Doctors are crazy for computed tomography, or CT scans. The medical images can help them make diagnoses quickly, and they're easy to use. The scanning devices are often housed in the emergency department, which is one reason CT use among emergency patients rose 330 percent 1996 to 2007, according to a study out this week. By 2007, 1 in 7 emergency patients got a CT scan, according to researchers at the University of Michigan.
But the X-rays used in CT scans expose people to a dangerous form of radiation that can lead to cancer. And many health experts say the current "one-size-fits-all" approach to figuring out how much radiation is needed to get a good image is loading up some people with more radiation than necessary.
But it turns out this may be pretty easy to fix, says Ehsan Samei, a medical physicist at Duke University. Samei and colleague Olav Christianson have created software to monitor how much radiation patients actually receive by matching data from the scanning device with information about the age, gender and body part scanned for every single scan. So far, their database contains information from over 6,000 scans performed in various Duke medical facilities.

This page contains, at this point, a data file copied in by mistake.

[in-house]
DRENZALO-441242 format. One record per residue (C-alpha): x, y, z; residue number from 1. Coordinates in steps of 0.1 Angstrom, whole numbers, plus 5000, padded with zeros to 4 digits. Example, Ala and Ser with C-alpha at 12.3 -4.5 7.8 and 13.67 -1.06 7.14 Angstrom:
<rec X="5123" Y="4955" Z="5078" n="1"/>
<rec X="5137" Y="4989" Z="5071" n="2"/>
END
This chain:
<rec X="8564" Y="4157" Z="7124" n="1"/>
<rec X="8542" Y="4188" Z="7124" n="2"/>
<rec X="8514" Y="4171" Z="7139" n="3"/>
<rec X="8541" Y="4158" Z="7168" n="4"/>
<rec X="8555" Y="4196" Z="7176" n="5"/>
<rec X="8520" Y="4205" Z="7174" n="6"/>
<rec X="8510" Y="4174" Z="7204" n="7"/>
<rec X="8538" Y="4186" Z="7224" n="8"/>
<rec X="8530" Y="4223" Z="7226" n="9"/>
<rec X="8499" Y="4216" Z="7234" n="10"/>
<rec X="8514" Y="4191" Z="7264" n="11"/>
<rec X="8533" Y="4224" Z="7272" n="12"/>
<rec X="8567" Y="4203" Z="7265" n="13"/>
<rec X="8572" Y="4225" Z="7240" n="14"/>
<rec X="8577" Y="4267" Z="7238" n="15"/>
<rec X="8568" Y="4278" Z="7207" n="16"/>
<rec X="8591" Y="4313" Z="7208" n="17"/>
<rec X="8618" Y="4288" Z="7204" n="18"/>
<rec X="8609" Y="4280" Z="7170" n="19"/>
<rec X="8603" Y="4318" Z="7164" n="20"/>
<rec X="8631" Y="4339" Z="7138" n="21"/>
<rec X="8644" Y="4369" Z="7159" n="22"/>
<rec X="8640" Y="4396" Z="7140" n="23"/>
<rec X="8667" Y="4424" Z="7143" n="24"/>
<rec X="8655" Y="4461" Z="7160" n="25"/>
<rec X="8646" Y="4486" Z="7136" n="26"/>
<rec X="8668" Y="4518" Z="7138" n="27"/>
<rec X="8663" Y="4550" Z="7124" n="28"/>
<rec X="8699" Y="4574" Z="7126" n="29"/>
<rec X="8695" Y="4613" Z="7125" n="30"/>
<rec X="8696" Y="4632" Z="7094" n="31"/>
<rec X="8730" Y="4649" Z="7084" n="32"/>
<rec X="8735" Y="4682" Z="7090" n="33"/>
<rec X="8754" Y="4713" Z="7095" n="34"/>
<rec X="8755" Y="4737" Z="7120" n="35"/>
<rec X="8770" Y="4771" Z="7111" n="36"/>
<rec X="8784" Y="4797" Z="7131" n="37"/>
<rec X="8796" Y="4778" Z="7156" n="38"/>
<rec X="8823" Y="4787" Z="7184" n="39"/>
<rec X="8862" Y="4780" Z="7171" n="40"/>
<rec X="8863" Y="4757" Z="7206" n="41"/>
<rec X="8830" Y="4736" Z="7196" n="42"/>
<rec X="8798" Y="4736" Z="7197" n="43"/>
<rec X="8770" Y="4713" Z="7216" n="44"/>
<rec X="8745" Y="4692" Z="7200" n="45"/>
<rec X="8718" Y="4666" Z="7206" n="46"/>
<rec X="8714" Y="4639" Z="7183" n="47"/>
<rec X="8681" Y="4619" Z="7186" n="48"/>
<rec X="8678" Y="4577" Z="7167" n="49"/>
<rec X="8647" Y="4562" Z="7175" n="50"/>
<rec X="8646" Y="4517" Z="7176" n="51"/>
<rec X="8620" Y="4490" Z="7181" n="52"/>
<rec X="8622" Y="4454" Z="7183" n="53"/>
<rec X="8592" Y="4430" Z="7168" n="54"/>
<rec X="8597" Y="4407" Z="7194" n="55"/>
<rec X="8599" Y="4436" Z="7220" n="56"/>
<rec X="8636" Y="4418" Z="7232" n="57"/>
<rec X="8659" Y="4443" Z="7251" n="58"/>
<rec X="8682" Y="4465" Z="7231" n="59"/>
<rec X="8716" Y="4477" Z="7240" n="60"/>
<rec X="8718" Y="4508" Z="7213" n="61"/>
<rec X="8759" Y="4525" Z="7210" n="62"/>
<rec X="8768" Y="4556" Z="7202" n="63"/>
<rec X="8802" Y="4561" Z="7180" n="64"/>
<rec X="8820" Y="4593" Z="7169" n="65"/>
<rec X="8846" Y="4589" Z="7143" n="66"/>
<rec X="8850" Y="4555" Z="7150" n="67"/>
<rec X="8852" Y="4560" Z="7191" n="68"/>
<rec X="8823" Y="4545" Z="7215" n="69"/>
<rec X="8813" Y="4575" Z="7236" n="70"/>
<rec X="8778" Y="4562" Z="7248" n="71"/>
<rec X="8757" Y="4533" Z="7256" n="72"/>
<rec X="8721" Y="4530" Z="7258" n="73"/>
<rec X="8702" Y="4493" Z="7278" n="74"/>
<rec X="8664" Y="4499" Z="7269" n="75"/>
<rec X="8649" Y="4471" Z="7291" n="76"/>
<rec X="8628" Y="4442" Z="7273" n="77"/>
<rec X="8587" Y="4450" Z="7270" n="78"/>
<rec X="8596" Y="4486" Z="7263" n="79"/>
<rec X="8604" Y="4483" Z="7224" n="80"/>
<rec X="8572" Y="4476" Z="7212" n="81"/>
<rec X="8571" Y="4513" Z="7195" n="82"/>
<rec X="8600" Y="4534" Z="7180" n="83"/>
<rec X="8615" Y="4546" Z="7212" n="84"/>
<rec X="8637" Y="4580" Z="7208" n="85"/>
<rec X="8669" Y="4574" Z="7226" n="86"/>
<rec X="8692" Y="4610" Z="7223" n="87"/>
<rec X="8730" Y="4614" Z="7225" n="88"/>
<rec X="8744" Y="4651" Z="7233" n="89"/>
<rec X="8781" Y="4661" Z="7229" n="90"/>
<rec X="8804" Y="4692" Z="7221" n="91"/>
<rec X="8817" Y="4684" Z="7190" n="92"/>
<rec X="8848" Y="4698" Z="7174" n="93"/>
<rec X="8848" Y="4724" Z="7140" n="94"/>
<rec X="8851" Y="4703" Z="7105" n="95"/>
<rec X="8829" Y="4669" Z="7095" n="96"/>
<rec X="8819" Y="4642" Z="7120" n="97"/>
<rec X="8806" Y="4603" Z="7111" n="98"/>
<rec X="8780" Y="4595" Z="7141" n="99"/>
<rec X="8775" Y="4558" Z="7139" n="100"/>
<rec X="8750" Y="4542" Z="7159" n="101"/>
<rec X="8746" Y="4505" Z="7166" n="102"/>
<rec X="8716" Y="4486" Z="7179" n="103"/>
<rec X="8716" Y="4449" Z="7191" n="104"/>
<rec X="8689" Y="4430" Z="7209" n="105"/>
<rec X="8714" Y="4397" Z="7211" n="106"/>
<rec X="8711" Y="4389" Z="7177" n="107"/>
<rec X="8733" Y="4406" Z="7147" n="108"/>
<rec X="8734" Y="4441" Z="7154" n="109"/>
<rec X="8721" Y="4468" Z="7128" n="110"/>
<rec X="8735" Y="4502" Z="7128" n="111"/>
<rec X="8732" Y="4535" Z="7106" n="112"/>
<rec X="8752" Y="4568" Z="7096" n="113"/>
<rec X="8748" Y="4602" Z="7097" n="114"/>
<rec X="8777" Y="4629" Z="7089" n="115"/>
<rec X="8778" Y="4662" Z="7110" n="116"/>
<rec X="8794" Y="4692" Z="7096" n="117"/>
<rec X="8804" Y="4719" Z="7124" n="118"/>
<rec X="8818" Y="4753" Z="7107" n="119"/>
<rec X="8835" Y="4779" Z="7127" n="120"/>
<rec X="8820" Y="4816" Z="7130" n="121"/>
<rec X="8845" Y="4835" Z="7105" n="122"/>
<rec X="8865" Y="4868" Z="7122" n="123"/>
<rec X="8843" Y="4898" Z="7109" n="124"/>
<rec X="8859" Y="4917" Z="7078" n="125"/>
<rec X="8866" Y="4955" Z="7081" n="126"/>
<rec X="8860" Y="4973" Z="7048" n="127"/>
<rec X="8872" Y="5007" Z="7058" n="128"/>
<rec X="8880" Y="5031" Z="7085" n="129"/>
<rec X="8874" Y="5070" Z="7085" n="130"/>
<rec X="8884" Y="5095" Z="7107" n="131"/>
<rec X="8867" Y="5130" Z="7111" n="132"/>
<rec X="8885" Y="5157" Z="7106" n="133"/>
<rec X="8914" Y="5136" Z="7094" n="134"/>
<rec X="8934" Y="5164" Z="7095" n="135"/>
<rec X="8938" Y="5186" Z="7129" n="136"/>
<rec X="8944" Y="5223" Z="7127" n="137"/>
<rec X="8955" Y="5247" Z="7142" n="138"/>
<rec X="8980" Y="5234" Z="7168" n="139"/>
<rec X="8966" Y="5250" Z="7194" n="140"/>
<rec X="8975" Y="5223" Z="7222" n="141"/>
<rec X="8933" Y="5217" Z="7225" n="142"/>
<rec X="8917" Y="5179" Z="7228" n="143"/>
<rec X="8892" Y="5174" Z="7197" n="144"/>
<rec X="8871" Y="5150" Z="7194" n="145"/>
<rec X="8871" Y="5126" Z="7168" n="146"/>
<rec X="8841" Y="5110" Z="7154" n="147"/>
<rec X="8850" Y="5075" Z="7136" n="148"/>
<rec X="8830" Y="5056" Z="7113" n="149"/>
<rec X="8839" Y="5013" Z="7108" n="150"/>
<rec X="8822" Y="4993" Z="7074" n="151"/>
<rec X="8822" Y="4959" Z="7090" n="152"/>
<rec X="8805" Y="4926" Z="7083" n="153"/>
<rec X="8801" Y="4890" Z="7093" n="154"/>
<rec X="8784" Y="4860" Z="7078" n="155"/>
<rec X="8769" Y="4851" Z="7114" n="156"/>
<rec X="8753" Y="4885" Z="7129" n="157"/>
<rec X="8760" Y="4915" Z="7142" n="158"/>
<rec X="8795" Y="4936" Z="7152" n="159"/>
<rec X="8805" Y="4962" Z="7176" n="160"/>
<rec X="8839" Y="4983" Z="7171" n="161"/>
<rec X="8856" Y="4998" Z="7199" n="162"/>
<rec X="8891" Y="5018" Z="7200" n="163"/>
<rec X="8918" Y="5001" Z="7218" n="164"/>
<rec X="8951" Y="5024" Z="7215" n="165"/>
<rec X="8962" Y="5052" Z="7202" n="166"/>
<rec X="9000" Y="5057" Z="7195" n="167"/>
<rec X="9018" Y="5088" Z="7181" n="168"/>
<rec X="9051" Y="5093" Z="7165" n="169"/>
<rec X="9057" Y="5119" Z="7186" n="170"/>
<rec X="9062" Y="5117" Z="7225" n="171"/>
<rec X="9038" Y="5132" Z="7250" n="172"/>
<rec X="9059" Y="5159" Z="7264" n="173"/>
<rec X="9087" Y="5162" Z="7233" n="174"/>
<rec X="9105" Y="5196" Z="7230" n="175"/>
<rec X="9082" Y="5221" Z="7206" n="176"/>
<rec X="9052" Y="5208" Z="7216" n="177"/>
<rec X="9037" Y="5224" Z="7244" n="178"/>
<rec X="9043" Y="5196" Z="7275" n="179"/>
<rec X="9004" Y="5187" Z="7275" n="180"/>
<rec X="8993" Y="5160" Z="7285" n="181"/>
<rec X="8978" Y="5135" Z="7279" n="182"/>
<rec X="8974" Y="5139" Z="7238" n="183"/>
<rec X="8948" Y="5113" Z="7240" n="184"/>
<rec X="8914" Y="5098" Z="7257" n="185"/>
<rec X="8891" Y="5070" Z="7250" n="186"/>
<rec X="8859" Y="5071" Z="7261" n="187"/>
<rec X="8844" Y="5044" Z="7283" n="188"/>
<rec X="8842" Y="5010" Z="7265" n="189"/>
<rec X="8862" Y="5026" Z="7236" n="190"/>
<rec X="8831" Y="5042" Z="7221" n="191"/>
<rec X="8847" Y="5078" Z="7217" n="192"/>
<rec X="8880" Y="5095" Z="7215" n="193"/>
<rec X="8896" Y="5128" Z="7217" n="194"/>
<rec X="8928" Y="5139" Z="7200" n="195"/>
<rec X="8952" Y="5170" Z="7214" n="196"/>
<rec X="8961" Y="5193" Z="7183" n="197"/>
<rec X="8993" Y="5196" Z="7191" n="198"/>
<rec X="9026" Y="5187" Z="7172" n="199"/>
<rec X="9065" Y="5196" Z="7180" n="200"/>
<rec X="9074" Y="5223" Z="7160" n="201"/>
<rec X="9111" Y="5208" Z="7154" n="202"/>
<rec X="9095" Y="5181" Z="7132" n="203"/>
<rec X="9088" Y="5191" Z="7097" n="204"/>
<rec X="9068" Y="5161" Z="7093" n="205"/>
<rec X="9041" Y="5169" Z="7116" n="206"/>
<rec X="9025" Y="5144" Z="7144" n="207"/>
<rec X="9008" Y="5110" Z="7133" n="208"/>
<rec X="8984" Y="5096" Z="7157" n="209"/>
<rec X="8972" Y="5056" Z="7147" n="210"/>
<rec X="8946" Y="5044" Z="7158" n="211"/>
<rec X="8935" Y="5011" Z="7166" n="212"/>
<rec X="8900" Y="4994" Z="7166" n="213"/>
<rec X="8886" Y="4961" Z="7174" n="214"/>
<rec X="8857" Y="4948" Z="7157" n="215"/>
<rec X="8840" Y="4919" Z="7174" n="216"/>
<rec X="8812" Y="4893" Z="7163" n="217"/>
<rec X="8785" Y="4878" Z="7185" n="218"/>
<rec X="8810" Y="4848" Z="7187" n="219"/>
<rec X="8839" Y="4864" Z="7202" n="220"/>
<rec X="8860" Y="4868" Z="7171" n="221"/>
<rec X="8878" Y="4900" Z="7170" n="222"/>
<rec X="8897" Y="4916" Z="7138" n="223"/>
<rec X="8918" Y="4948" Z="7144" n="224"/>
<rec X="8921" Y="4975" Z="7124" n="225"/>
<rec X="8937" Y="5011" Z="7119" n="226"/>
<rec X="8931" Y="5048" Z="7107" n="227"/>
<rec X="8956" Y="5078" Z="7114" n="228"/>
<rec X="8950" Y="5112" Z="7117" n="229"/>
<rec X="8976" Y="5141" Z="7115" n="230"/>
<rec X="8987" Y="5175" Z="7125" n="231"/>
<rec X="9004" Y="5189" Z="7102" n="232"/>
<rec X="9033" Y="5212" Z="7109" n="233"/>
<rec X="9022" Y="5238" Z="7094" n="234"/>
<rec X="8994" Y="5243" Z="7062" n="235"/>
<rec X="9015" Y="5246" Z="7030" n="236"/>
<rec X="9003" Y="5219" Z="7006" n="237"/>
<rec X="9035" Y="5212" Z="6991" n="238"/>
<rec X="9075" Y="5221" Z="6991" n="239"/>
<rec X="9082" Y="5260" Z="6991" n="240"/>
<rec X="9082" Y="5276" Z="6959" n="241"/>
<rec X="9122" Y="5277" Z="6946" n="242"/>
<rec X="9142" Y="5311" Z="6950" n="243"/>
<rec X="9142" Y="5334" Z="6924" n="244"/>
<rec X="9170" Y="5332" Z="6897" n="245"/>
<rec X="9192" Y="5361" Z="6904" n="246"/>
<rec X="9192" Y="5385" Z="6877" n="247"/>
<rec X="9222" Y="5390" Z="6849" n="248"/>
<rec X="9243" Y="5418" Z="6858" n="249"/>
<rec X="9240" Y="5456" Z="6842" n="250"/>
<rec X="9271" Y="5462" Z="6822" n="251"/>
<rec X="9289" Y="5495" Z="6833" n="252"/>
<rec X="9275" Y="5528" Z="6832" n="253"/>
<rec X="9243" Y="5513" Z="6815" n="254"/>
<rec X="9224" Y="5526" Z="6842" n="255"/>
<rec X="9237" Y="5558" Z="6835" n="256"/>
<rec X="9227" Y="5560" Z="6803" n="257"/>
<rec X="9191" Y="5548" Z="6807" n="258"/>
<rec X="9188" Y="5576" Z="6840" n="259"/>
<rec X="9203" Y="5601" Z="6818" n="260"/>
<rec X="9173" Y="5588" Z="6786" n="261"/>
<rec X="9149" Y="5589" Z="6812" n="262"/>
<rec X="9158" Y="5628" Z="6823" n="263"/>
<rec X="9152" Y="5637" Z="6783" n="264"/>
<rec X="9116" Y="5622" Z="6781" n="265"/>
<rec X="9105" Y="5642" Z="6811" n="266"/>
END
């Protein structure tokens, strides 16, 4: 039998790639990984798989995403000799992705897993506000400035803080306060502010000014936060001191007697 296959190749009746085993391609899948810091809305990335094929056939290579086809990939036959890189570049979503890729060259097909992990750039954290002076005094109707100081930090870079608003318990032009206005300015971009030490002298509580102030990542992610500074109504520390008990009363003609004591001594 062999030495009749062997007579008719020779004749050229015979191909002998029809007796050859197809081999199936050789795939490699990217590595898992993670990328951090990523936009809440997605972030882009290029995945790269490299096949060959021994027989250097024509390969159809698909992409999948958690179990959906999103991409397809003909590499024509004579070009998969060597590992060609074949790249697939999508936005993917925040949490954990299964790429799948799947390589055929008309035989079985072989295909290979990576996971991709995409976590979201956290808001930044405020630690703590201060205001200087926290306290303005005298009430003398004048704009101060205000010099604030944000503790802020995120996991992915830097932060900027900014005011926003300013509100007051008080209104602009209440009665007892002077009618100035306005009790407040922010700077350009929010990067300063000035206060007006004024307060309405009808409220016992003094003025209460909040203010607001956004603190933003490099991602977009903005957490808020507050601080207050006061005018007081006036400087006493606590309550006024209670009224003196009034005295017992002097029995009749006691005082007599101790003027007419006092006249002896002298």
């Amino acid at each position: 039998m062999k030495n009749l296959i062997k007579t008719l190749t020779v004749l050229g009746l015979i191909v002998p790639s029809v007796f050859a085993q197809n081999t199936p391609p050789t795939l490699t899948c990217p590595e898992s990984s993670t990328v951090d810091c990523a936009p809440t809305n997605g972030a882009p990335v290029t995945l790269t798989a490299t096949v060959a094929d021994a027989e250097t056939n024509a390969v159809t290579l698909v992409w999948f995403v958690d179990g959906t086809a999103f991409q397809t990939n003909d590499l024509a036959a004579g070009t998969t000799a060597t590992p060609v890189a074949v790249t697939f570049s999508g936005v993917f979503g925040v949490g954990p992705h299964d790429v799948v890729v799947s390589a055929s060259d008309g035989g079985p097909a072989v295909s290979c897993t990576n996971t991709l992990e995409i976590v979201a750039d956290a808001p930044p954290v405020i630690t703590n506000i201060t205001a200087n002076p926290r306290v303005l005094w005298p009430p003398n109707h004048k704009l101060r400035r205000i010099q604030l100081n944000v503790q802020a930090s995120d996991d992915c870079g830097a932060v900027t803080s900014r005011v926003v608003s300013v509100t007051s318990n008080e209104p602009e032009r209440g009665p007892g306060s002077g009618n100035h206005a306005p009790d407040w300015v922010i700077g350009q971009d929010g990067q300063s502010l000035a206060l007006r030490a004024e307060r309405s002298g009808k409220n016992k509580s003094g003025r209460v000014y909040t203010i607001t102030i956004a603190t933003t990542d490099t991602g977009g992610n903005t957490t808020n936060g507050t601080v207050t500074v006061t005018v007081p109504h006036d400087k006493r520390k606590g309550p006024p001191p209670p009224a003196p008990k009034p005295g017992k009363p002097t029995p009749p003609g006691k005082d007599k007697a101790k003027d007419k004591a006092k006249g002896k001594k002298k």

As he reported last week at the conference of the American Association of Physicists in Medicine in Vancouver, the researchers expected to find differences in radiation dose among people of different ages and genders. But they also found significant variation in the doses even for the same body parts – heads, chests, abdomens – from different machines in the same facility.
Samei acknowledged that figuring out the right dose for CT scans is a balancing act between picture quality and risk. But the information he's gathering is already traveling back to the CT operators in the Duke hospital system.
He hopes that eventually, doctors and operators can make better informed decisions about how to get the best image for the job using the least amount of radiation.